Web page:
Dr. Carol A. Burke

Lynch Syndrome Awareness Day

Today, March 22nd, is Lynch Syndrome Awareness Day!

Up to about 1 million Americans are estimated to live with Lynch Syndrome (LS), and it is believed that 500,000 LS carriers have no idea they are at risk of disease.

As gastroenterologists know, LS is the most common inherited colorectal cancer syndrome. It accounts for three to five percent of all cases of colorectal cancer and 10 to 15 percent of colorectal cancers diagnosed in patients younger than age 50.

Did you know that LS is also the most common inherited cause of endometrial cancer? It causes up to three percent of all endometrial cancers.

On Lynch Syndrome Awareness Day, we should redouble our efforts to create opportunities in our practice to make a proactive diagnosis of LS by:

  • utilizing simple and directed family cancer history taking,
  • ensuring that all colorectal cancers in our patients are tested for evidence of microsatellite instability, a hallmark of LS,
  • seeing that appropriate patients and families are offered genetic testing, and
  • providing them with the education and management schema to prevent death from LS-related cancers.

Lynch Syndrome Q&A

What is Lynch Syndrome?

LS is an autosomal dominant hereditary cancer syndrome. It is caused by a germline mutation in one of the DNA mismatch repair (MMR) or EPCAM gene. LS is by definition a patient who has a germline LS mutation. LS should not be confused or used interchangeably with the term HNPCC. HNPCC is the term used to identify families who meet family cancer clinical criteria without regard to the molecular-genetic genesis of the cancer in the family.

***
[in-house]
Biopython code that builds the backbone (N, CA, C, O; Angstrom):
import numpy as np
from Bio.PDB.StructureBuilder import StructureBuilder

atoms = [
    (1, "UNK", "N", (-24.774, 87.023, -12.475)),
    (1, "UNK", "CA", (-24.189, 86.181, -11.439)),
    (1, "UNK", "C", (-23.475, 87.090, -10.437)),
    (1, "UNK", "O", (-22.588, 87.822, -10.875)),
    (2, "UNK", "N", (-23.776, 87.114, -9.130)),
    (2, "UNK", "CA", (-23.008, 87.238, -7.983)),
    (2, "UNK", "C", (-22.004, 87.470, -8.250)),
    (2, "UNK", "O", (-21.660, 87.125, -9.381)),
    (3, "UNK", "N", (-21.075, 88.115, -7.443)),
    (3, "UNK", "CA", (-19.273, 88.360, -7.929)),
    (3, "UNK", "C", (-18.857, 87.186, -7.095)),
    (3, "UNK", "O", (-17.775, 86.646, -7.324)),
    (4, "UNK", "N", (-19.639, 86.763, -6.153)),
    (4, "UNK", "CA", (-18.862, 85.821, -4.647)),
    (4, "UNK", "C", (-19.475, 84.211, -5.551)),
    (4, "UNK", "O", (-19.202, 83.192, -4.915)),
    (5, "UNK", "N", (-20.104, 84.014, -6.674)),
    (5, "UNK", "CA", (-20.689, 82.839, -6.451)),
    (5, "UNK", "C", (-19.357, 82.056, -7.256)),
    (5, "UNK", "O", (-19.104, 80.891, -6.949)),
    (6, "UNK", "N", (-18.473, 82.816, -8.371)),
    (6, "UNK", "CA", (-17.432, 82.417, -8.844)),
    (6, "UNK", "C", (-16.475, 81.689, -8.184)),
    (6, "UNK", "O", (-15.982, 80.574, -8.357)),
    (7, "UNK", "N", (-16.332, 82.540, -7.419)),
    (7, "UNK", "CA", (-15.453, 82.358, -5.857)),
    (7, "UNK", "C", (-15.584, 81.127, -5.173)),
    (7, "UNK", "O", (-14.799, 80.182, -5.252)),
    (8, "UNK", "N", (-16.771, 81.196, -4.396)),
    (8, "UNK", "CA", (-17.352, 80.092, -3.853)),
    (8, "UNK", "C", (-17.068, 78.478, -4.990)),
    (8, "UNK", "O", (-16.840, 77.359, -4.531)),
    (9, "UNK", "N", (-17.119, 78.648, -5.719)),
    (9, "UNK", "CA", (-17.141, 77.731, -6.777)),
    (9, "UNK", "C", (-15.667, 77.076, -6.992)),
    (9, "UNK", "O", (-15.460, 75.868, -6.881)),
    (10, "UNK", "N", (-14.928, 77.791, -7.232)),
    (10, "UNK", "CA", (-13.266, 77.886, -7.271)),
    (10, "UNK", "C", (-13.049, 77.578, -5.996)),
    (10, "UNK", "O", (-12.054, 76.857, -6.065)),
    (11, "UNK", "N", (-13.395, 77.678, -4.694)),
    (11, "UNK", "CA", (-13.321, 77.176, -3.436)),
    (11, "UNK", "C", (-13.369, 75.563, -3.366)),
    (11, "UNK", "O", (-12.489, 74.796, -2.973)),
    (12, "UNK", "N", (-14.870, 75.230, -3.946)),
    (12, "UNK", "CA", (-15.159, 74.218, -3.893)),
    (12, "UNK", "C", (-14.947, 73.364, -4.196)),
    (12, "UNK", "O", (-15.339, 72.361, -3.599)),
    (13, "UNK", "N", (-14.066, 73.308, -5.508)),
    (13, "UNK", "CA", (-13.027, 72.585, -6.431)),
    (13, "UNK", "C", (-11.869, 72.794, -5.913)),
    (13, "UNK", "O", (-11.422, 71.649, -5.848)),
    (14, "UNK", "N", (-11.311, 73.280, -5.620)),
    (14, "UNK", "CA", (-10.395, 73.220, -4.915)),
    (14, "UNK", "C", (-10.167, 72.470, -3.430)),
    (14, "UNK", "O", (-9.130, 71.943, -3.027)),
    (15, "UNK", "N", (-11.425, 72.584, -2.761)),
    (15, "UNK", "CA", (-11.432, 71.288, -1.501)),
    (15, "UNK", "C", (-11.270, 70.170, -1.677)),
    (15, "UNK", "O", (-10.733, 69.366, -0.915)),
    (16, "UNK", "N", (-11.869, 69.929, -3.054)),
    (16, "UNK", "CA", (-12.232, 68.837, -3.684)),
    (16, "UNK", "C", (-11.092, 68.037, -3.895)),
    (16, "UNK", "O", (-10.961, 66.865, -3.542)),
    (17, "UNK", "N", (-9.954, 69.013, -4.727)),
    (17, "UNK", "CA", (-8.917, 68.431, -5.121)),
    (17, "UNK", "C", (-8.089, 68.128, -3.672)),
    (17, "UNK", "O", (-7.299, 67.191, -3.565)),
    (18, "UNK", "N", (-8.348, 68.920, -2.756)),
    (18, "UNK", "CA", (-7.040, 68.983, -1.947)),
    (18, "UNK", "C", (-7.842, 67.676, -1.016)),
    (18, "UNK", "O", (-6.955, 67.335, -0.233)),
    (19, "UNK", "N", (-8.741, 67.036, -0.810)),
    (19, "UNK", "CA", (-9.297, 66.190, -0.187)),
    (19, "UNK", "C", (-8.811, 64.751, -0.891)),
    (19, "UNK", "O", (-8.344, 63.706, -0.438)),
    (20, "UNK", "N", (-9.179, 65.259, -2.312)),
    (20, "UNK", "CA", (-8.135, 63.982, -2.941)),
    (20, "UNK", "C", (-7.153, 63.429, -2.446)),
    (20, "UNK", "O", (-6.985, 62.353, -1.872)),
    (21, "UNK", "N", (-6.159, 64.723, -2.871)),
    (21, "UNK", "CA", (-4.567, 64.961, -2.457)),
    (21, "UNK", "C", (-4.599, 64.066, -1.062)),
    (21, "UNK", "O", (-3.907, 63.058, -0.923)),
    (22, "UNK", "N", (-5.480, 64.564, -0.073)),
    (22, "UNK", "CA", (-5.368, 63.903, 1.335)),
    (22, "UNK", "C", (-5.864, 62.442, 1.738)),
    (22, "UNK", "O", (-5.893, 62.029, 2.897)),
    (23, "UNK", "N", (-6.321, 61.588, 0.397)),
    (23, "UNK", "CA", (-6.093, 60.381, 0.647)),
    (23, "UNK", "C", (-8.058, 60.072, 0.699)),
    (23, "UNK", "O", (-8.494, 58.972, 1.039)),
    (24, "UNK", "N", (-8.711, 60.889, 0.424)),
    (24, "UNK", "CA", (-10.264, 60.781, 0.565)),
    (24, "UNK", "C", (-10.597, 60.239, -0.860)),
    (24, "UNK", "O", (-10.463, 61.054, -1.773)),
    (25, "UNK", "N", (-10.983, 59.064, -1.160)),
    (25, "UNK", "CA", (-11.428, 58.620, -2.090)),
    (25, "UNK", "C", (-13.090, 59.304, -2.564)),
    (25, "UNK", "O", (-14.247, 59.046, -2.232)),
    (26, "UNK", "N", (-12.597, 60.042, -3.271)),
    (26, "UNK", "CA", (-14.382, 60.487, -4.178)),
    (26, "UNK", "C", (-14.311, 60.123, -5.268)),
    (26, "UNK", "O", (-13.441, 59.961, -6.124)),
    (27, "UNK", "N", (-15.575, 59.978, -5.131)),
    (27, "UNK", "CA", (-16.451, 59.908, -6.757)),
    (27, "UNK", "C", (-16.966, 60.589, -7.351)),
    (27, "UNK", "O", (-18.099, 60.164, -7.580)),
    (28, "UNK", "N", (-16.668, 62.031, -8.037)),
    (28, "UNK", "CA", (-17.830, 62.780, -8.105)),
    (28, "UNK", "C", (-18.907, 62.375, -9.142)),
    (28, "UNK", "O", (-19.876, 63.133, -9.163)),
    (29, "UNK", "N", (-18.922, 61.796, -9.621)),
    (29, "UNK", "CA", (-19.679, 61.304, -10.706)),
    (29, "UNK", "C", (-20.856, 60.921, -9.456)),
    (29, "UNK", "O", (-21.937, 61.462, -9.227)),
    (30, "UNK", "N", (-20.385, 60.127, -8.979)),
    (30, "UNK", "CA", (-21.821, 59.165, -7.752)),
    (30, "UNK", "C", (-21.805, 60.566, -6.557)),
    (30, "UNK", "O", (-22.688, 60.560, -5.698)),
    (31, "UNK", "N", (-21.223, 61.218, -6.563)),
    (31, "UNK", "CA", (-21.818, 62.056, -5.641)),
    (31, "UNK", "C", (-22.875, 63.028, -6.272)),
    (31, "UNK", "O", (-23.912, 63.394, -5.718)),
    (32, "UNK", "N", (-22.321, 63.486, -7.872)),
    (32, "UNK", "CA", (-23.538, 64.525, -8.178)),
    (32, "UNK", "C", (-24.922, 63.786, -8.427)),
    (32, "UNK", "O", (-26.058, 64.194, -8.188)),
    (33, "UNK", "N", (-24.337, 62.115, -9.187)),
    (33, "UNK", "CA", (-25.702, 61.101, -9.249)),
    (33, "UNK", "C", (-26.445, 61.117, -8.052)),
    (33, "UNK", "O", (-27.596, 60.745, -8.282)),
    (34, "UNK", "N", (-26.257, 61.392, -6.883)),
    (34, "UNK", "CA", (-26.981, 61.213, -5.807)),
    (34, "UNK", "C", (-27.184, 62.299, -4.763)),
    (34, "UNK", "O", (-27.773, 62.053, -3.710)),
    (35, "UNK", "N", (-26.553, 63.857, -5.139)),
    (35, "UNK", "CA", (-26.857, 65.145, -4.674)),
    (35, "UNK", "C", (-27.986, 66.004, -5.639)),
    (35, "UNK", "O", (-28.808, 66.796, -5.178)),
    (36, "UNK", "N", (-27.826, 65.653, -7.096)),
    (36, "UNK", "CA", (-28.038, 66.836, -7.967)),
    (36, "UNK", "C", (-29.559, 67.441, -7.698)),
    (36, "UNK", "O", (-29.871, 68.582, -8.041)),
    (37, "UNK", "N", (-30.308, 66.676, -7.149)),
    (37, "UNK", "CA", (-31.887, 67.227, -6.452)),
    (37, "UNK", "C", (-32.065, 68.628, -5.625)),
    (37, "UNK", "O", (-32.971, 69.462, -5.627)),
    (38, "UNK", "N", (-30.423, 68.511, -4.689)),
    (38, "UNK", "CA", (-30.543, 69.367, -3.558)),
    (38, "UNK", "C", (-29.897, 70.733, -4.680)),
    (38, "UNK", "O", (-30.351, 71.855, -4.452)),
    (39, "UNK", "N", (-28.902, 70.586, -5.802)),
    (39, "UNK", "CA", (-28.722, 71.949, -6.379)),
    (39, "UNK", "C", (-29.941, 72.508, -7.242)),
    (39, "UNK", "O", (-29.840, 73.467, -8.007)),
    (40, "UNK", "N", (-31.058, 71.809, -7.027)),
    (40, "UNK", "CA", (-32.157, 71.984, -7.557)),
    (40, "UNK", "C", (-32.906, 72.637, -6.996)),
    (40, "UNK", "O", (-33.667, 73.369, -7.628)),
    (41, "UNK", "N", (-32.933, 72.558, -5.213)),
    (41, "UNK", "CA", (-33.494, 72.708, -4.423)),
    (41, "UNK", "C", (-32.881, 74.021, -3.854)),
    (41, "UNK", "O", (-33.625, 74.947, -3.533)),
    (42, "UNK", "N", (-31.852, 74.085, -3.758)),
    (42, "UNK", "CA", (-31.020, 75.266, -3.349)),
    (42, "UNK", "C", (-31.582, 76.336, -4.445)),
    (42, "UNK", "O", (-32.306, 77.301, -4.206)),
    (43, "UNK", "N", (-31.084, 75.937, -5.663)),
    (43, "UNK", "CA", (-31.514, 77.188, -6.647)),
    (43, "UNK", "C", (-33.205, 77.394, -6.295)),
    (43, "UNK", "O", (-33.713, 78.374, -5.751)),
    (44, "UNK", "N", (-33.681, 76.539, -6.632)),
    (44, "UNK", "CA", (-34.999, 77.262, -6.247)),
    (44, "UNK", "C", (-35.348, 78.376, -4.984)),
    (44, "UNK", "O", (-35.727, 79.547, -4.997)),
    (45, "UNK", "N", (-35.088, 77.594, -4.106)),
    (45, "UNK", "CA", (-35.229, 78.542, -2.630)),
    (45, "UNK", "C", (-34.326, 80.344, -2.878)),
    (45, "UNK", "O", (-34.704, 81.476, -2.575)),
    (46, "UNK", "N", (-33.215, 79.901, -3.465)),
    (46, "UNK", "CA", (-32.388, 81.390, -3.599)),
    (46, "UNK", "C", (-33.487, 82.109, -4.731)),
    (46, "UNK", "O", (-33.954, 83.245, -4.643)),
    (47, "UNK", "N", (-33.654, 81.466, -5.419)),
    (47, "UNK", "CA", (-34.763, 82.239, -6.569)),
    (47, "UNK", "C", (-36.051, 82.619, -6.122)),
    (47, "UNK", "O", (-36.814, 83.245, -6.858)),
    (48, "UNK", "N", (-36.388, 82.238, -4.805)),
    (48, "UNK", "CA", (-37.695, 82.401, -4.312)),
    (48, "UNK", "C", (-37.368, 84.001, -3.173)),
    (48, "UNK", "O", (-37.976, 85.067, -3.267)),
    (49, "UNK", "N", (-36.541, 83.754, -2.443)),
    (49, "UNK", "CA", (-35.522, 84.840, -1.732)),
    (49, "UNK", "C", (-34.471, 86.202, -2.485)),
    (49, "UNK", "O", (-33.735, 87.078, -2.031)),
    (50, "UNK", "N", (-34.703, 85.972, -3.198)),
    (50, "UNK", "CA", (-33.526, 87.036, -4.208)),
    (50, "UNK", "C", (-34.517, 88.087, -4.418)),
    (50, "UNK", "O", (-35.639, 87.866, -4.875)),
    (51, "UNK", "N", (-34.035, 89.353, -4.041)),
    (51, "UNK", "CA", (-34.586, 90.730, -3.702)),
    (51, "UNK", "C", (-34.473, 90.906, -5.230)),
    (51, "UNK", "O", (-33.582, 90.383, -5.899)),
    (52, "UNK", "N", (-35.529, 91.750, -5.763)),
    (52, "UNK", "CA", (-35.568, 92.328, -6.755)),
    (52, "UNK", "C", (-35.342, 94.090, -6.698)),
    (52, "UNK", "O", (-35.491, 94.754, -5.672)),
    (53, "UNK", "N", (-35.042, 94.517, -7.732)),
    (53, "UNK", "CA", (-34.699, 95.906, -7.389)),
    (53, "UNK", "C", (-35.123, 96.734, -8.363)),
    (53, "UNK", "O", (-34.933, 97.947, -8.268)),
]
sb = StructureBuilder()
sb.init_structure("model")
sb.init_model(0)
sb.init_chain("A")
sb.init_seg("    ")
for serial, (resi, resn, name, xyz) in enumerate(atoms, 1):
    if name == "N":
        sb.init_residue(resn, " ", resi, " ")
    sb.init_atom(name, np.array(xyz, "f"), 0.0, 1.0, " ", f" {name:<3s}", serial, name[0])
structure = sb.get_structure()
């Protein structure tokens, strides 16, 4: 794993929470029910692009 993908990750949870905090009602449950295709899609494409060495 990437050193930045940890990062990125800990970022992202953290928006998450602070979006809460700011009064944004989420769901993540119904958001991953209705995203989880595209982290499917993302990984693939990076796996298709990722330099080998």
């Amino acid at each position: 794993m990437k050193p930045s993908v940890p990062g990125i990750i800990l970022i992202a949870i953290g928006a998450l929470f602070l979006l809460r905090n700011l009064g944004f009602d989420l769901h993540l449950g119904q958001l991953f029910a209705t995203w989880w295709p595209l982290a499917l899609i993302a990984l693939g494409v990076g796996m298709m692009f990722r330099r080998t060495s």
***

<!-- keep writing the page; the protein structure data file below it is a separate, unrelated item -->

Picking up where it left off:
LS should not be confused or used interchangeably with the term HNPCC. HNPCC is the term used to identify families who meet family cancer clinical criteria without regard to the molecular-genetic genesis of the cancer in the family.

Why care about LS?

Individuals with LS have a substantially increased lifetime cumulative risk of colorectal cancer and other LS-associated cancers including endometrial, ovarian, gastric, small bowel and urothelial tract. Prevention of the occurrence and death from some of these cancers due to LS is possible with recognition of the syndrome and preventive strategies, such as colonoscopy and prophylactic surgery.

Importantly, LS affects families. Once LS is diagnosed by genetic testing in one relative, other at-risk family members can undergo genetic testing and be offered appropriate management to decrease their risk of cancer.

How do I recognize LS?

One way to be suspicious of LS is by taking a family history. Historic family history criteria called Amsterdam I and II criteria include at least three relatives with CRC or other LS-associated cancer, affecting two successive generations of relatives, with one affected relative being less than age 50 and a first degree relative to two other affected relatives.

Dr. Burke and Jill Chang, of Lynch Syndrome International, hold a proclamation signed by Ohio Governor John Kasich declaring March 22 Lynch Syndrome Awareness Day in Ohio.

The recent U.S. Multi-Society Task Force (MSTF) colorectal cancer guideline on Lynch Syndrome
(Am J Gastroenterol 2014;109:1159-1179) reviews the clinical criteria and reminds us of a three-question checklist that can be used in the office or at the time of endoscopy to identify patients who should have a risk assessment for LS (Am J Gastroenterol 2009;104:1508-1518).